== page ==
In the background, at the left, the company’s new headquarters. They were moved from Korsør to the Hedehusene factory in 1958.


Net sales were DKK 50 million in 1960 and DKK 335 million in 1969.

The improved financial

situa-tion for the general public led to a construction boom in Denmark, and this put great demand on

suppliers of building materials. While construction work had been slow during the 1950s,

around 40,000 houses/flats were now being built every year in Denmark.

During the 1960s substantial technological progress was made and several new inventions were patented.

The splitting of the

company into two parts

In 1961 the two families Henriksen and Kähler decided to divide the businesses between them.

The Kähler family made the splitting up into two equally valuable groups of activities after which the Henriksen family chose the group they preferred.

The Henriksen family chose the group of businesses, which included a.o. light porous concre-te in the Uniconcre-ted Kingdom (Celcon)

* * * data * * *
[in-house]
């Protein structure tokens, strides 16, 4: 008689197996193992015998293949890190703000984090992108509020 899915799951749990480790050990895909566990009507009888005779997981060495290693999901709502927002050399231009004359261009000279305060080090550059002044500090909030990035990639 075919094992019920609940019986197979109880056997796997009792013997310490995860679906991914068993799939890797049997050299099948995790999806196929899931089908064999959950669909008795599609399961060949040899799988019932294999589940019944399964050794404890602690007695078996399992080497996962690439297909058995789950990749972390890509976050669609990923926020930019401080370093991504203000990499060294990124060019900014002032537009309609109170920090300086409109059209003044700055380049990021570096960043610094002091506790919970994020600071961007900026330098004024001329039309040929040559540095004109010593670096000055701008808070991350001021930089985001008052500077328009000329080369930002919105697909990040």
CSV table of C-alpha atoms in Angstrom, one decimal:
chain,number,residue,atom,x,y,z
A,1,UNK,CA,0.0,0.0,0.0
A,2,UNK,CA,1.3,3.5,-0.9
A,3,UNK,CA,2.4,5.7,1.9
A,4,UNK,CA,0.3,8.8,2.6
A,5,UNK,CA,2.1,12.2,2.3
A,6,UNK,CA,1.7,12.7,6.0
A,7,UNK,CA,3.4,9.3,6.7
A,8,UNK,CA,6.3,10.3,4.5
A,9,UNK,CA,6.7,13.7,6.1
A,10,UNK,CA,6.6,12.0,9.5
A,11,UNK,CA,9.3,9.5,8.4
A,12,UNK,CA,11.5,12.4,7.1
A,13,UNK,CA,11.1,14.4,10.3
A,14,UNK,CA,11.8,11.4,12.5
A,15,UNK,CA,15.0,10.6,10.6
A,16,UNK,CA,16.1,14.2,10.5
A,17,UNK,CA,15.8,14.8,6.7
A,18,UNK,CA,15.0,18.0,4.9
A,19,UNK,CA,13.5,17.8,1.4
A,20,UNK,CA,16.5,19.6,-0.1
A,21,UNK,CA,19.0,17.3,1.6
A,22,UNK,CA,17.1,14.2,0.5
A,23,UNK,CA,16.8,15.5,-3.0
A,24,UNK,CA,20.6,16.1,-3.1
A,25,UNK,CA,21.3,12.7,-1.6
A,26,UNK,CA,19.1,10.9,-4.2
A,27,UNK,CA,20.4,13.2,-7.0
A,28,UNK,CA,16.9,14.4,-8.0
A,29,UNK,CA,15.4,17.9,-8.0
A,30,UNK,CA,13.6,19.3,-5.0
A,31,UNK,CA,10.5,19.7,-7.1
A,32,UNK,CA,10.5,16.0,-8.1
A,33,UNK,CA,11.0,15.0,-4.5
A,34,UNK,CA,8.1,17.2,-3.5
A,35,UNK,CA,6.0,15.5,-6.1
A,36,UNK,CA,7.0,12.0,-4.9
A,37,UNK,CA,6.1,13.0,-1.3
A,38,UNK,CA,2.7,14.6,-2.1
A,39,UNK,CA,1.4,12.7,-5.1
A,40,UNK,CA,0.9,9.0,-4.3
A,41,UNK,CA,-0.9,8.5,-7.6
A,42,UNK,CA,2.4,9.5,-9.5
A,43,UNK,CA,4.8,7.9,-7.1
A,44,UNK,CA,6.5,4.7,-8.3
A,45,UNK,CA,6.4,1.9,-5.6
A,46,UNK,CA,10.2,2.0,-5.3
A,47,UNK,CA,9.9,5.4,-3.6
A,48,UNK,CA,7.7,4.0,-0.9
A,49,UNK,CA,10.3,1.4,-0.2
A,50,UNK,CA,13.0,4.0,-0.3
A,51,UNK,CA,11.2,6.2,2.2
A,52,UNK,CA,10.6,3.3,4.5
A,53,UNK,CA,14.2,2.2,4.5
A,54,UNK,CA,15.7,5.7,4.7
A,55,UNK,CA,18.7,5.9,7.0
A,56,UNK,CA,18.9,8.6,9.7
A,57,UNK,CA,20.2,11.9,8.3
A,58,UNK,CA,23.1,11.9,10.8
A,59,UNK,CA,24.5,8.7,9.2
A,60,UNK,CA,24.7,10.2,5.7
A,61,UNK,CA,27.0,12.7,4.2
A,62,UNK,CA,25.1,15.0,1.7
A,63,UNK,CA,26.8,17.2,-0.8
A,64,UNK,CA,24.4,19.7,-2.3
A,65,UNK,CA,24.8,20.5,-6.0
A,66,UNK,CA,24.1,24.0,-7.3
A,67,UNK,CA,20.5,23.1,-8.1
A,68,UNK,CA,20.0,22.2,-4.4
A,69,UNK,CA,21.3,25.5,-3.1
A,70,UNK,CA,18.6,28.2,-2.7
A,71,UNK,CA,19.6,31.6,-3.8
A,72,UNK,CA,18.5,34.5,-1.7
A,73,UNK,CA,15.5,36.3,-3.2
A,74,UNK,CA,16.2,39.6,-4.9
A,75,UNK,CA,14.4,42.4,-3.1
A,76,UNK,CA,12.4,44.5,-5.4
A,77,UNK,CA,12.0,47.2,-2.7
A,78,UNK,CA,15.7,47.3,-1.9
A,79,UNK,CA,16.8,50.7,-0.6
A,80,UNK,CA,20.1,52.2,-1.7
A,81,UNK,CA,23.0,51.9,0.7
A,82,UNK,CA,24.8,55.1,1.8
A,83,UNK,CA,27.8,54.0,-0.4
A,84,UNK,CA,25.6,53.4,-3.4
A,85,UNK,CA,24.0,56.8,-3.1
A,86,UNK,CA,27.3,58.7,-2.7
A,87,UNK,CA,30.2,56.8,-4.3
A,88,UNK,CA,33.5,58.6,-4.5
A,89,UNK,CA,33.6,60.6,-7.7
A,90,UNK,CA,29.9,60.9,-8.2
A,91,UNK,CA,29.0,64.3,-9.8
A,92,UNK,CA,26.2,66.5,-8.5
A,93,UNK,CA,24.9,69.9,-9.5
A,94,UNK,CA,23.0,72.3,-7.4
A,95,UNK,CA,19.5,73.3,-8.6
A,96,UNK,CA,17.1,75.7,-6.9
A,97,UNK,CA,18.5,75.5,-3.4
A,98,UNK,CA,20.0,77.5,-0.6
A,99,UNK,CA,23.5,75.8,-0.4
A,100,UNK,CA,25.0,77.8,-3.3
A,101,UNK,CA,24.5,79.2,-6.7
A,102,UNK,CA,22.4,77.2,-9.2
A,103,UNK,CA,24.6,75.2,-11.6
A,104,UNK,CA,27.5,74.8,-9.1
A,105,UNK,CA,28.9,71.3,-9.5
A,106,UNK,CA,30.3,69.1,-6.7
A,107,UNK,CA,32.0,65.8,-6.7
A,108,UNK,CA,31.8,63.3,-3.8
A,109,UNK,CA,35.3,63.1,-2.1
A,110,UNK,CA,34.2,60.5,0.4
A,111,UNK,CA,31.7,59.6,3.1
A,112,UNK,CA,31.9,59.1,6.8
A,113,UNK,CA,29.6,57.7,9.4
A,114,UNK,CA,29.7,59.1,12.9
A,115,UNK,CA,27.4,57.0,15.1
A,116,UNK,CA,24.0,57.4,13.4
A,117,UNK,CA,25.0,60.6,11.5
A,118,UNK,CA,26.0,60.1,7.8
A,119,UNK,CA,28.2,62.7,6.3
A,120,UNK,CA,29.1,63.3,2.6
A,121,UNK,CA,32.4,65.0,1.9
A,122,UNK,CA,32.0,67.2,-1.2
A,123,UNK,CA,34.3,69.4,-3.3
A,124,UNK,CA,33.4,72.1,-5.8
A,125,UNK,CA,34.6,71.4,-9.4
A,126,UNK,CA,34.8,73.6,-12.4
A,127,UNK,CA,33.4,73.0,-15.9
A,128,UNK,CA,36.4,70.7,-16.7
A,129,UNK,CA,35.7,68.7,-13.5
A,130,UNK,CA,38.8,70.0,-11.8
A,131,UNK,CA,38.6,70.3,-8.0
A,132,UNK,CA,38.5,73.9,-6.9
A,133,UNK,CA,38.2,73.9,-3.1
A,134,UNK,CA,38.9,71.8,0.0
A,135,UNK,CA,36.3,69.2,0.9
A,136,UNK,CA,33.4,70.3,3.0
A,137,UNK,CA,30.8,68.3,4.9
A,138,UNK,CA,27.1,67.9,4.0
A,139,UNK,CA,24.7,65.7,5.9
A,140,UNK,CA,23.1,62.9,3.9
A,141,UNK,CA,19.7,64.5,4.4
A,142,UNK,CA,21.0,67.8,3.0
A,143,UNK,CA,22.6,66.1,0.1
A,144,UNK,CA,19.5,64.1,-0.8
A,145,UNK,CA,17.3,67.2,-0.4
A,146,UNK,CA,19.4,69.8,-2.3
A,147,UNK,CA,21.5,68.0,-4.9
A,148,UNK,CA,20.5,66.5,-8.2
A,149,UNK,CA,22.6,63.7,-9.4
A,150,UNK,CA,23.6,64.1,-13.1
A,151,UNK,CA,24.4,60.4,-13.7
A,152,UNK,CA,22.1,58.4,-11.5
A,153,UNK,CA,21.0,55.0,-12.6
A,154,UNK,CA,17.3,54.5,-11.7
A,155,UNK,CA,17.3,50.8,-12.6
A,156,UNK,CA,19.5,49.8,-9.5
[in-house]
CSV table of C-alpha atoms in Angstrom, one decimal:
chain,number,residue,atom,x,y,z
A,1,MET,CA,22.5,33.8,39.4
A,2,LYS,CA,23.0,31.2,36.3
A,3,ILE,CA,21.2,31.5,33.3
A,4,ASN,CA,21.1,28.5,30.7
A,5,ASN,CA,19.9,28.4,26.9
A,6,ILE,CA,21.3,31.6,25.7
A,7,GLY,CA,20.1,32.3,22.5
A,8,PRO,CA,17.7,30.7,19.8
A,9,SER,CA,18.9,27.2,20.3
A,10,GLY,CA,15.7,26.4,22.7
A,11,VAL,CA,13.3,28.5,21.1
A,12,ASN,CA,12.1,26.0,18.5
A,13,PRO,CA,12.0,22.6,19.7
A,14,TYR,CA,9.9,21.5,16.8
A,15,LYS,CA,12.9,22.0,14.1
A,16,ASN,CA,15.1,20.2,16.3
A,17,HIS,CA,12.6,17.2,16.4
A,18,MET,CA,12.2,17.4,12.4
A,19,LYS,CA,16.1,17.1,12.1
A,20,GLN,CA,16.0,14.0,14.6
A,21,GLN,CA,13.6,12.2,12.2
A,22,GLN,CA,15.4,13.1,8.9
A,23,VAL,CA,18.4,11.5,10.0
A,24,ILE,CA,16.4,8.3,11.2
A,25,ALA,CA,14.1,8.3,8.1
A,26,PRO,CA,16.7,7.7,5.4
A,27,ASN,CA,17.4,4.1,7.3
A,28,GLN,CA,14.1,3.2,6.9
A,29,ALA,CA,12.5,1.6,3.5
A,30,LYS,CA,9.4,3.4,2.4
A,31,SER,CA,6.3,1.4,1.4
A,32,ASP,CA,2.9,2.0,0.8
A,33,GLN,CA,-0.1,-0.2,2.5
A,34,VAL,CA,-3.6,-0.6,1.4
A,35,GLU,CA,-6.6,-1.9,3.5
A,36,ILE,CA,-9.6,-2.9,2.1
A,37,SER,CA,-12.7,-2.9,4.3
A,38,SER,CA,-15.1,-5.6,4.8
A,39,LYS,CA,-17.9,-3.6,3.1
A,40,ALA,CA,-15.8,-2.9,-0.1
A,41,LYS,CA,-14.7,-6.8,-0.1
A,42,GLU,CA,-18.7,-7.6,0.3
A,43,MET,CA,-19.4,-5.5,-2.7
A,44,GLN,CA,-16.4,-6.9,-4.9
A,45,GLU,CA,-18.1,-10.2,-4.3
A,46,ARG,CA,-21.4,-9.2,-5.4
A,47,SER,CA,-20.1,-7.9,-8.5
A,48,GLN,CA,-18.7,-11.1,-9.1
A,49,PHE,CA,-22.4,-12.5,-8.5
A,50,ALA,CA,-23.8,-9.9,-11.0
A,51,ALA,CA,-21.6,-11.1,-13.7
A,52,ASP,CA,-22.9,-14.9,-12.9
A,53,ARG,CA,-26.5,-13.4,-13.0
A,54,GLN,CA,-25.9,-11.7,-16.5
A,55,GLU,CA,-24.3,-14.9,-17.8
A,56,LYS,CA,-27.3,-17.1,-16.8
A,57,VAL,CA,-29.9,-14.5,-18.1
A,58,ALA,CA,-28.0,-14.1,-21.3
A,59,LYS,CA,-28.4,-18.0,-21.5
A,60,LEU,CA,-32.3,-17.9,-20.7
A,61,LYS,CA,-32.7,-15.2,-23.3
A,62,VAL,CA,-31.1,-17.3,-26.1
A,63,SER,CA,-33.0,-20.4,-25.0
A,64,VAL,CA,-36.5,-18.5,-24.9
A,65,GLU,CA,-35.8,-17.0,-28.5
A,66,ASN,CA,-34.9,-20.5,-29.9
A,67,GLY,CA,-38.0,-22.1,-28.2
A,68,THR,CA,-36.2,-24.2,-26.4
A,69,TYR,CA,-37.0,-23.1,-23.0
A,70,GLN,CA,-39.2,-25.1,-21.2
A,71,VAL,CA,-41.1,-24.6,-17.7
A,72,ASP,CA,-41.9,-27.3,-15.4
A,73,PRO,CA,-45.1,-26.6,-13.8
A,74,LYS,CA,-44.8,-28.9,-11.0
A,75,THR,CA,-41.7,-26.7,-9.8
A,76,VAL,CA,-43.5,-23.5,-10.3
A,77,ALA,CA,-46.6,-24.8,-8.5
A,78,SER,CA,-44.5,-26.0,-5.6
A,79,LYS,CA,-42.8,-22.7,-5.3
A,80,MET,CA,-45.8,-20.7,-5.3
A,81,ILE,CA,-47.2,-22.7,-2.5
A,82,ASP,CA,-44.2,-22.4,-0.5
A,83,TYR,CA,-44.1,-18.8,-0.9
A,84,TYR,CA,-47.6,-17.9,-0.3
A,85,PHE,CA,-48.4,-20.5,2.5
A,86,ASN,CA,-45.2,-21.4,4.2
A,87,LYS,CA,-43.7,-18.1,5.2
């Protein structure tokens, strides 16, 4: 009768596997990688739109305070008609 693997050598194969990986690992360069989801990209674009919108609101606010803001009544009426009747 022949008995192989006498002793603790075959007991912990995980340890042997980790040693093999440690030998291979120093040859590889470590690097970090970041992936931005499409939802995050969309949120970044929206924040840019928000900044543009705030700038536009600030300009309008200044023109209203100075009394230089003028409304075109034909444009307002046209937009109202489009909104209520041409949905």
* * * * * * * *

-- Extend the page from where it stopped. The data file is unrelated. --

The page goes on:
Jens Nørgaard – personal assistant to Claus Kähler. He was deeply involved in the proposal of splitting up the company in the early 1960s.

The 1960s:

Construction boom

and expansion

The splitting of the Group in a rather untraditional way

– and the first legal demands for insulation thicknesses in new buildings

Photo: Peter Pr





and Denmark (Gasbeton), gravel pits and Hasle Klinker.

The businesses thereafter owned by the Kähler family were:

• The Rockwool companies in Denmark, Sweden,

Norway and Germany • A/S N.P. Utzon